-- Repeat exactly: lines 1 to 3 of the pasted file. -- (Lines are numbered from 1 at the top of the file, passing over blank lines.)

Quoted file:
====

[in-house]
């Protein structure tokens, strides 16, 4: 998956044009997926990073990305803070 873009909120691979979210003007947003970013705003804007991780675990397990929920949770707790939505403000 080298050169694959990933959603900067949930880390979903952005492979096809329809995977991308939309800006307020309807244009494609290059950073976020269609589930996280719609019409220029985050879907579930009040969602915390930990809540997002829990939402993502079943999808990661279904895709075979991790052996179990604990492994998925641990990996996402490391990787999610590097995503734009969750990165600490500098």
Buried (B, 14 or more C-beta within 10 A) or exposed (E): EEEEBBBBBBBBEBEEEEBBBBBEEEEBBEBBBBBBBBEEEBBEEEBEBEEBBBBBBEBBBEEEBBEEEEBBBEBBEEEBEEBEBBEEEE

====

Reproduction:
[in-house]
């Protein structure tokens, strides 16, 4: 998956044009997926990073990305803070 873009909120691979979210003007947003970013705003804007991780675990397990929920949770707790939505403000 080298050169694959990933959603900067949930880390979903952005492979096809329809995977991308939309800006307020309807244009494609290059950073976020269609589930996280719609019409220029985050879907579930009040969602915390930990809540997002829990939402993502079943999808990661279904895709075979991790052996179990604990492994998925641990990996996402490391990787999610590097995503734009969750990165600490500098």
Buried (B, 14 or more C-beta within 10 A) or exposed (E): EEEEBBBBBBBBEBEEEEBBBBBEEEEBBEBBBBBBBBEEEBBEEEBEBEEBBBBBBEBBBEEEBBEEEEBBBEBBEEEBEEBEBBEEEE